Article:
By New Times
By Connor Radnovich
By Robrt L. Pela and Amy Silverman
By Ray Stern
By Keegan Hamilton
By Matthew Hendley
By Monica Alonzo
By Monica Alonzo
New Times staff writer Paul Rubin was named Arizona's Journalist of the Year, the most prestigious honor bestowed by the Arizona Press Club. Rubin and other New Times staffers captured more than two dozen awards in the reporting and writing categories of the annual competition. Results were announced Saturday.
New Times and the Arizona Republic each brought home 27 awards in the reporting and writing categories, with New Times racking up 12 firsts and the Republic nine. The Tribune won 14 awards in these categories, including three firsts.
The Republic's Michael Chow was named the state's Photographer of the Year, while Anne Ryman won Community Journalist of the Year honors for her work at the Paradise Valley Independent. Hugh Harrelson, former publisher of Arizona Highways, was given the club's Distinguished Service Award posthumously.
New Times writers have won the Virg Hill Journalist of the Year award 10 times, more than any other publication; the Republic has won eight. Rubin, 47, also won the trophy in 1986. He has been a finalist for the award five times. Of current staff writers, John Dougherty has won the award three times, Terry Greene Sterling twice and Tony Ortega once.
Rubin's eclectic 1997 portfolio included stories about the murder of socialite Jeanne Tovrea; a prominent attorney who manipulated police investigations of a relative; a paralegal whose bankruptcy operation caused people to lose homes and cars; a budding young gospel musician; a man who spent nearly 40 years in a mental institution, not because he was insane but because he was deaf; and the mysterious death of a 6-year-old girl.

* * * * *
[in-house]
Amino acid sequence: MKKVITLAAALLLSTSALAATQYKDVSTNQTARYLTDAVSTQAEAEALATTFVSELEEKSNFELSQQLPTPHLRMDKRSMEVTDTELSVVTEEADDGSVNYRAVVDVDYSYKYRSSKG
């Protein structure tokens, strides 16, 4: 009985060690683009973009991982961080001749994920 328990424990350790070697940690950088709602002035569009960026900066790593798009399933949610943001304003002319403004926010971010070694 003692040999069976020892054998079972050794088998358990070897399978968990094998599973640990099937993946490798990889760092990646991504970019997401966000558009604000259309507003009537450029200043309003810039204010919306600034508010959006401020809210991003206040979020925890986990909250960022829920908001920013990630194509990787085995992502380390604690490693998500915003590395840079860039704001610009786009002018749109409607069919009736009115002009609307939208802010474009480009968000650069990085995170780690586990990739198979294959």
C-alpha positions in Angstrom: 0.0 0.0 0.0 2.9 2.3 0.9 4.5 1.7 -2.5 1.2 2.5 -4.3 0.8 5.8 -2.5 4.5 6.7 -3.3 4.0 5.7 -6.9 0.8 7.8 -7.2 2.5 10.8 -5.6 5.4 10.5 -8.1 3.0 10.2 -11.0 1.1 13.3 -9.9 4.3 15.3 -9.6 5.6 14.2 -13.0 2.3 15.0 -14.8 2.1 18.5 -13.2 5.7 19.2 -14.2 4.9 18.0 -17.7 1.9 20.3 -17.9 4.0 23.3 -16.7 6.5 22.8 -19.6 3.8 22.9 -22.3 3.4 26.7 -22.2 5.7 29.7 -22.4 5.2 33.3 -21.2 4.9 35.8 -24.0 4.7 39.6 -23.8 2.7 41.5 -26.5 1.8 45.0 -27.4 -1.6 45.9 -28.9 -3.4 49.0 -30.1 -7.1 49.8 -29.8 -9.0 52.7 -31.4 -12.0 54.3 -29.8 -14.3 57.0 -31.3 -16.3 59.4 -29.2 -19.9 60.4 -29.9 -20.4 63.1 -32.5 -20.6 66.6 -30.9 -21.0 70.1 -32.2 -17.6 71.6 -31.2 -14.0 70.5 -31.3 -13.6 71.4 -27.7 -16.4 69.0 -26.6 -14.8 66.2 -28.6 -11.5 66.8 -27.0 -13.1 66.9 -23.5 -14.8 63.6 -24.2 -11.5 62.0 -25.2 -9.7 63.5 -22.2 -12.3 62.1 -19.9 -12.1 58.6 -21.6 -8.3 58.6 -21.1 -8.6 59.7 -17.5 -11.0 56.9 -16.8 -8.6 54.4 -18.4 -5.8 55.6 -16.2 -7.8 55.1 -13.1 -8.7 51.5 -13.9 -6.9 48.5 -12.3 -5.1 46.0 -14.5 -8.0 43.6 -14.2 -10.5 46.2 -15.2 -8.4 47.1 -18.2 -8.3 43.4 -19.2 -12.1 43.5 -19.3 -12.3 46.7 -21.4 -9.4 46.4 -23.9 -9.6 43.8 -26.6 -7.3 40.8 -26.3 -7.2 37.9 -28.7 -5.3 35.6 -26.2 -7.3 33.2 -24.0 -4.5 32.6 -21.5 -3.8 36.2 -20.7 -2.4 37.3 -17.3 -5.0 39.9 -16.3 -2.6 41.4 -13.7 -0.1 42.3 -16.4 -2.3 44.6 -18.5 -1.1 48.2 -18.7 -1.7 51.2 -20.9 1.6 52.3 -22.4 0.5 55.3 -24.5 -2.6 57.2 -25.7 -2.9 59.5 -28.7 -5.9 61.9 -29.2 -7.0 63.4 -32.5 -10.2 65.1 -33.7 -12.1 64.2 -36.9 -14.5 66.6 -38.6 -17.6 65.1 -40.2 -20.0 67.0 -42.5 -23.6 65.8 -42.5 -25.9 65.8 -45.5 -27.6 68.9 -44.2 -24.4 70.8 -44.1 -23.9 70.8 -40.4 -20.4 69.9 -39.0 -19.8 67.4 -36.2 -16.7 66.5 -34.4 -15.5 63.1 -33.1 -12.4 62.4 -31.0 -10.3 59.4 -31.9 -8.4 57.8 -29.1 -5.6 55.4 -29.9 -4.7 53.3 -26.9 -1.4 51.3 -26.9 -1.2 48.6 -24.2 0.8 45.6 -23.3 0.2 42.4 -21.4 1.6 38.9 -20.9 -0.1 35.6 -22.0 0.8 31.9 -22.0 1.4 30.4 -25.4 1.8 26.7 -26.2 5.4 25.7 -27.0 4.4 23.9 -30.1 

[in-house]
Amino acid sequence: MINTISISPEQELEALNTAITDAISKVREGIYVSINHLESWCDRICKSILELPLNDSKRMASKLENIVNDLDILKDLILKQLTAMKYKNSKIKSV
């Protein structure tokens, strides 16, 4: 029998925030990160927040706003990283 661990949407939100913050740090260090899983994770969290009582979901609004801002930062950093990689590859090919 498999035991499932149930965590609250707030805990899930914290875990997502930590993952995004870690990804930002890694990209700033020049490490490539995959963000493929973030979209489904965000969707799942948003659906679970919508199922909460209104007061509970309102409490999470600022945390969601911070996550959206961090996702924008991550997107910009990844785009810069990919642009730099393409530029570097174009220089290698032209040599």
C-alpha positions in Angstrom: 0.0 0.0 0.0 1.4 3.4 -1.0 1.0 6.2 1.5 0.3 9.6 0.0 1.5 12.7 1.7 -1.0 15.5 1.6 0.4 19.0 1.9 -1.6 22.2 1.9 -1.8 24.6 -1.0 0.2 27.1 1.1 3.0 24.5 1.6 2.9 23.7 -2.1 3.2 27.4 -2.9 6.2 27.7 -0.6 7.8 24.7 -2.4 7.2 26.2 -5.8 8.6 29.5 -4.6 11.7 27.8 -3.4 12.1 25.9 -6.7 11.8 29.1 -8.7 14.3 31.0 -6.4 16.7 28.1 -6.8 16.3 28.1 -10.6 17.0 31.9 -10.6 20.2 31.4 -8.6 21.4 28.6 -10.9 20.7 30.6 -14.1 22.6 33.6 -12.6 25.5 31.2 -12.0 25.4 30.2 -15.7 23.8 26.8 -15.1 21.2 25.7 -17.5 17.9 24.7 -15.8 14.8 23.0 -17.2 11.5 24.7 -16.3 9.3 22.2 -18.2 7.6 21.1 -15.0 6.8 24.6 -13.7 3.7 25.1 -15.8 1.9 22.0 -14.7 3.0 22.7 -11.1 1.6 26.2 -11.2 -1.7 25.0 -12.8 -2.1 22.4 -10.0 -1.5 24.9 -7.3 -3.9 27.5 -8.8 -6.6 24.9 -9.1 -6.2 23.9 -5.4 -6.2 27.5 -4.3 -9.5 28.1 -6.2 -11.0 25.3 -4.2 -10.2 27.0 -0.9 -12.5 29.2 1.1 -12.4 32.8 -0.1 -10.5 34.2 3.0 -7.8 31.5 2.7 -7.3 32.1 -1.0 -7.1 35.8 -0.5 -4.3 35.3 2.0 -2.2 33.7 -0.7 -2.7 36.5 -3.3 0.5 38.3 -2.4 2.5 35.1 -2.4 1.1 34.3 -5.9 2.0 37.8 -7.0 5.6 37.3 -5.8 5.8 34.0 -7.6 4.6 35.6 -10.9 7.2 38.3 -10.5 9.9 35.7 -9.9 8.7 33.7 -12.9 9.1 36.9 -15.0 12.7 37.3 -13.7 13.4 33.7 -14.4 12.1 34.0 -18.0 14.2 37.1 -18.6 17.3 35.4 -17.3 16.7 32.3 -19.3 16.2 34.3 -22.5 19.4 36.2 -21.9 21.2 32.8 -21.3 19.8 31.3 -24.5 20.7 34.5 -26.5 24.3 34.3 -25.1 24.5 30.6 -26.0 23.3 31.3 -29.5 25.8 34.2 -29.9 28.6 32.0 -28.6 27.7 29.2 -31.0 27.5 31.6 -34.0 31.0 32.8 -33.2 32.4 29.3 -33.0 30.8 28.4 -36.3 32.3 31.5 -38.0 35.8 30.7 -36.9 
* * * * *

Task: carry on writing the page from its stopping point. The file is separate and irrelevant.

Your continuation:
Judge Brian Donovan of Newsday lauded Rubin's ability to immerse himself in a subject, "get firsthand accounts from reluctant people, understand how scores of details relate to the big picture and tie the whole package together with a classy writing job." He said such traits are "the mark of a first-class reporter."
Judge Jesse Katz of the Los Angeles Times wrote that Rubin "did a superb job of blending the raw emotional power of a narrative with keen and nuanced reportage. His body of work was thorough and engaging, a true pleasure to read."
Rubin won four other awards as well: second in long-form feature writing; second in project reporting; third in business non-deadline reporting; and third in personality profile.
New Times staff writer Terry Greene Sterling won three writing categories, including the Don Schellie Award for feature-column writing; diversity reporting; and religion and ethics reporting. She also captured second in law-and-order reporting.
Amy Silverman placed first in law-and-order reporting and general reporting; and second in diversity reporting.
David Holthouse was a double winner as well, for personality profile and travel and food writing.
Tony Ortega won two firsts--sustained coverage and long-form feature writing--and two thirds--short-form feature writing and diversity reporting.
Art director Sonda Andersson Pappan swept all three places in the multiple-page design category, and also took the top prize for magazine cover design. She placed second in magazine design.
Photographer Doug Hoeschler won the portrait trophy.
M. V. Moorhead won first and second in general criticism.
John Dougherty won first in environmental reporting.
Michael Kiefer won second in personality profile and third in law-and-order reporting.
Michael Lacey won second in news-column writing.
Howard Seftel won second in feature-column writing.
Barry Graham won second in sports feature writing.
Chris Farnsworth won third in environmental reporting.